Sellotape for a Quick Clean
Molds tend to get dusty, and sometimes there’s a little bit of resin stuck to it. Just grab a piece of sellotape and dab it around your mold. All those bits of dust and resin will stick to the sellotape, leaving you with a ready-to-use mold.
How Much Resin Do I Need?
Some molds will specify how much resin they can hold, But what if it doesn’t?
The quickest way to determine the volume of your mold is to fill it with water:
- Place your mold onto your digital scale.
- Set the scale to zero.
- Make sure that the units are set to grams, as most resins are measured in weight (check the instructions to be sure).
- Fill your mold with water.
- Check the reading on your scale and then note it in a book or if you have a whiteboard in your workspace, write it down there, or you could even write it on the bottom of your mold using a marker.
You’ll then need to calculate how much of part A and part B are needed to fill your mold. If your resin’s mix ratio is 1:1 (equal parts of A and B), then it’s pretty simple.
However, if it’s 100:33, for example, it’s best to round up the resin required to the nearest 10. It’s better to have extra resin than too little. You can always pour your excess resin into a small spare mold after you’ve finished your project.
When Working With Your Resin
How You Mix Resin Is Key
Bubbles constitute a significant enemy of resin artists, and one of the main ways they make it into our artwork is through the mixing process. Make sure to mix gently and slowly, as this method minimizes the bubbles in your resin mixture.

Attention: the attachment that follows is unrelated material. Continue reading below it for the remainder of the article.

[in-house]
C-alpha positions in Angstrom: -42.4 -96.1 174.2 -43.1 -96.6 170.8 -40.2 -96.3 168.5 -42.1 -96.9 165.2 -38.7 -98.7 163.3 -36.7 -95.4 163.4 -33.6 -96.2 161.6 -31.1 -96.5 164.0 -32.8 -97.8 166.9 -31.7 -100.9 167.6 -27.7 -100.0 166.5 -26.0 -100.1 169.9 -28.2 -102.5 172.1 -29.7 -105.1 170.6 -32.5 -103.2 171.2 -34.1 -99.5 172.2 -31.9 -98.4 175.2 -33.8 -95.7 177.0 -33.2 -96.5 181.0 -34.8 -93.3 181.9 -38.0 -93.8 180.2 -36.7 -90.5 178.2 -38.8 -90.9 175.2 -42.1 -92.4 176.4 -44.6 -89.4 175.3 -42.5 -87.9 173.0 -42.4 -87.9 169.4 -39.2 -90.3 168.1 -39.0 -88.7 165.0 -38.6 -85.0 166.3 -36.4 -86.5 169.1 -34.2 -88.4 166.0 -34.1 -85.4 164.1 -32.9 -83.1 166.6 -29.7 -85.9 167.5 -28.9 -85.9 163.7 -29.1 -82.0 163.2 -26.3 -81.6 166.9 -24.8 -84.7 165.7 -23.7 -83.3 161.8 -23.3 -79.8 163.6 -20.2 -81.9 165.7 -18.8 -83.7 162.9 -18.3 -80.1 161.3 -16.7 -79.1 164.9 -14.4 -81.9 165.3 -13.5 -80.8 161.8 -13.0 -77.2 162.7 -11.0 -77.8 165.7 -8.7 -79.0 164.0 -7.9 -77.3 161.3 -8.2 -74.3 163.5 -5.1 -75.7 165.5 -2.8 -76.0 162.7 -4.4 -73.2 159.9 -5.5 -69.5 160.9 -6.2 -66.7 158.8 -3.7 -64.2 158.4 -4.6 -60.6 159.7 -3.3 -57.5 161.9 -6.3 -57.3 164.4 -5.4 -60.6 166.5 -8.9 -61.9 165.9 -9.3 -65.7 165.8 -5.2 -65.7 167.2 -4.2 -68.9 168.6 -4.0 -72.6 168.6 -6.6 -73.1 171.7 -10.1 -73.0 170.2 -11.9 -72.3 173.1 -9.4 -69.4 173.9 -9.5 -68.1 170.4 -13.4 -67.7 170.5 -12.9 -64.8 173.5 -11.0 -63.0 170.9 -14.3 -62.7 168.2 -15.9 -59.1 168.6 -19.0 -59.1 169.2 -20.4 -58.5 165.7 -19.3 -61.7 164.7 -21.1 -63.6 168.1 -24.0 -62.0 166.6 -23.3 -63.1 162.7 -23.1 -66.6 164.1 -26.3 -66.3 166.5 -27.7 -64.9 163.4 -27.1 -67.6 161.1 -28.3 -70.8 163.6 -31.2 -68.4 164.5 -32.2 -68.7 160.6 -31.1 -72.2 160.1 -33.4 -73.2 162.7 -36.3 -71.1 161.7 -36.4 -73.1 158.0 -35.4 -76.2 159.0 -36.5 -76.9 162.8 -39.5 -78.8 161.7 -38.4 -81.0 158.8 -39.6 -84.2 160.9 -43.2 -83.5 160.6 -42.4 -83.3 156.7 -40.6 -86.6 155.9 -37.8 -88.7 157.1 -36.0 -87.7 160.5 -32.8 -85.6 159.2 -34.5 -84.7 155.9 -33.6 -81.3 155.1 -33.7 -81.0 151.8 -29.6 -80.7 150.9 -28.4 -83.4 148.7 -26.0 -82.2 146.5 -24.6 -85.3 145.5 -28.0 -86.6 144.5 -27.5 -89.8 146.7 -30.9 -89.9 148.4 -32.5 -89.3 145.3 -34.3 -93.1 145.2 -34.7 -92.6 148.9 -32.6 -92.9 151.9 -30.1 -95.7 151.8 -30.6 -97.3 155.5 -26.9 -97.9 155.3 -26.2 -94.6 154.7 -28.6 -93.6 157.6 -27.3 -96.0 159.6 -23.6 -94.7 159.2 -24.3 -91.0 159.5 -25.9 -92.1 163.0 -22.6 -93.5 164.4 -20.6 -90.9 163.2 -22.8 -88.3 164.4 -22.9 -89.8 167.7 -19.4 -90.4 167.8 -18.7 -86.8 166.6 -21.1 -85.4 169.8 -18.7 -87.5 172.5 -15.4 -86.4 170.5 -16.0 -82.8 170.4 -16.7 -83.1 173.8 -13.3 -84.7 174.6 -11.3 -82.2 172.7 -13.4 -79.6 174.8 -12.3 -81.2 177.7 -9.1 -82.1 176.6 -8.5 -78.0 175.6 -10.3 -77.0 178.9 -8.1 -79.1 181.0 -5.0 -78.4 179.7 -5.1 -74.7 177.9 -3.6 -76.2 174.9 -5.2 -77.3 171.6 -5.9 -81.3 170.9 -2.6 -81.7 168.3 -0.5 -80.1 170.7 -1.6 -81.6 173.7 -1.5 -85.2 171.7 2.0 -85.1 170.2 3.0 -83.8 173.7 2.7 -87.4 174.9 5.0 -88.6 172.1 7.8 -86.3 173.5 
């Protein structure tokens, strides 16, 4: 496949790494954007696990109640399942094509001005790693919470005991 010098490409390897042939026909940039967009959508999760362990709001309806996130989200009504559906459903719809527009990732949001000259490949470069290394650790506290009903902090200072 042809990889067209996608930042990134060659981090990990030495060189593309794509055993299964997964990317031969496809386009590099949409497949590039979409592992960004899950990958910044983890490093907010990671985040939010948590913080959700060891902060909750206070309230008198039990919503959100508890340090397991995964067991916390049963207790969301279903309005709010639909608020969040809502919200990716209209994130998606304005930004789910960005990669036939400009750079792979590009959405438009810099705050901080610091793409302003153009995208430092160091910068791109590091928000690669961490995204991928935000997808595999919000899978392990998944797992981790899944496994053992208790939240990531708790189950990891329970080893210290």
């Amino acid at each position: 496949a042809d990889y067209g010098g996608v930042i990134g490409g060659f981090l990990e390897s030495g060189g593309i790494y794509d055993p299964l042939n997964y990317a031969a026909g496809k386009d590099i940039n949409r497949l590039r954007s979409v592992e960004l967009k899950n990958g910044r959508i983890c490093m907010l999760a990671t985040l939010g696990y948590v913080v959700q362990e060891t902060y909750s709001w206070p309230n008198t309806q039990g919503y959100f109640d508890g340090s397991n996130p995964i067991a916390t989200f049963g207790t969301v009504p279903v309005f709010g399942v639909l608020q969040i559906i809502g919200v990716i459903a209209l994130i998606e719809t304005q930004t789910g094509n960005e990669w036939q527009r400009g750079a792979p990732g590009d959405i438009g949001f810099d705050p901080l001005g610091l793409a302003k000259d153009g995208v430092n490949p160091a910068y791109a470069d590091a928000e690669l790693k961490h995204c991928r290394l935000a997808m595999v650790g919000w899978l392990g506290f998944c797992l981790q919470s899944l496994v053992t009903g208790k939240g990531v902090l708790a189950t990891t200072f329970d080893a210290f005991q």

Silicone or plastic mixing sticks are also a better option when compared to wooden mixing sticks. This is because wood is porous and can create tiny bubbles in your mixture. Silicone and plastic mixing sticks are also easier to clean and last much longer.
Your Resin’s Temperature Is Important
You also need to control the temperature of your resin. Resin naturally heats up after part A and part B are combined. Here’s how to prevent your resin from heating up too fast or too much:
- If you need to heat your resin, say it’s a very cold day, then do so before mixing your resin. Weigh out the amount you need and then heat parts A and B in separate containers filled with warm water. Once warmed up, combine the two parts and mix as usual.
- Be careful not to make your resin too hot. This will decrease the working time of your resin because it will start curing at a faster pace. Flash curing is also a possibility when you overheat resin.
- When mixing a large amount of resin, use a container with a bigger surface area – not a deeper container but a wider container. This allows more space for the heat from the chemical reaction of the resin to escape and will prevent overheating and flash curing.
Use a Timer
Resin has a limited working time; after this, it will quickly start to congeal and harden. Read the instructions for your resin and set a timer for the amount of working time your resin has.
This will ensure you know how long you have left to work with your resin and won’t have it going hard halfway through your project.
While you may think this isn’t that important, it is very easy to lose track of time while choosing colors and preparing everything, so having a timer will keep you on track and make sure you don’t run out of time.